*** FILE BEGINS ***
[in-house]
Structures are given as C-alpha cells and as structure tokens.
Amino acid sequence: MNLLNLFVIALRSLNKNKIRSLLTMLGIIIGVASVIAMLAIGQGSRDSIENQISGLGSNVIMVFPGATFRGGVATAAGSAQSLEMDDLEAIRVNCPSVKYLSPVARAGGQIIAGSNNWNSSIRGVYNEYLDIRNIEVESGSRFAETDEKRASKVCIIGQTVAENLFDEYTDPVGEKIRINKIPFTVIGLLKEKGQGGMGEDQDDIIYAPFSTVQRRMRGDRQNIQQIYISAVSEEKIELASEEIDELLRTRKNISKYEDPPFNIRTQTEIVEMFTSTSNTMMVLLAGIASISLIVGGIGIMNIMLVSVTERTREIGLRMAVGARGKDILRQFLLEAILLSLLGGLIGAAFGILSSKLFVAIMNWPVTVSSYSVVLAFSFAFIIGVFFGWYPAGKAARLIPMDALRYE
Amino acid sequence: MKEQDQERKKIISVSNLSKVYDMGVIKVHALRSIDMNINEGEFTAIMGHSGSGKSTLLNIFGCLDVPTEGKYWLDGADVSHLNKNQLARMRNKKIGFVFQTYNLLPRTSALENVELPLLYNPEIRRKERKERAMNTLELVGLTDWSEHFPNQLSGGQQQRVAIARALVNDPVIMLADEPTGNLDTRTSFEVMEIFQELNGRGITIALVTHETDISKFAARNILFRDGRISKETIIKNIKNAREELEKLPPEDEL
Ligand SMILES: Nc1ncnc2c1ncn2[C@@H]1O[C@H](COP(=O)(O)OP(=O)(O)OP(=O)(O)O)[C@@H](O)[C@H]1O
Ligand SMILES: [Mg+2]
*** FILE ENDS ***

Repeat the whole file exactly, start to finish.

[in-house]
Structures are given as C-alpha cells and as structure tokens.
Amino acid sequence: MNLLNLFVIALRSLNKNKIRSLLTMLGIIIGVASVIAMLAIGQGSRDSIENQISGLGSNVIMVFPGATFRGGVATAAGSAQSLEMDDLEAIRVNCPSVKYLSPVARAGGQIIAGSNNWNSSIRGVYNEYLDIRNIEVESGSRFAETDEKRASKVCIIGQTVAENLFDEYTDPVGEKIRINKIPFTVIGLLKEKGQGGMGEDQDDIIYAPFSTVQRRMRGDRQNIQQIYISAVSEEKIELASEEIDELLRTRKNISKYEDPPFNIRTQTEIVEMFTSTSNTMMVLLAGIASISLIVGGIGIMNIMLVSVTERTREIGLRMAVGARGKDILRQFLLEAILLSLLGGLIGAAFGILSSKLFVAIMNWPVTVSSYSVVLAFSFAFIIGVFFGWYPAGKAARLIPMDALRYE
Amino acid sequence: MKEQDQERKKIISVSNLSKVYDMGVIKVHALRSIDMNINEGEFTAIMGHSGSGKSTLLNIFGCLDVPTEGKYWLDGADVSHLNKNQLARMRNKKIGFVFQTYNLLPRTSALENVELPLLYNPEIRRKERKERAMNTLELVGLTDWSEHFPNQLSGGQQQRVAIARALVNDPVIMLADEPTGNLDTRTSFEVMEIFQELNGRGITIALVTHETDISKFAARNILFRDGRISKETIIKNIKNAREELEKLPPEDEL
Ligand SMILES: Nc1ncnc2c1ncn2[C@@H]1O[C@H](COP(=O)(O)OP(=O)(O)OP(=O)(O)O)[C@@H](O)[C@H]1O
Ligand SMILES: [Mg+2]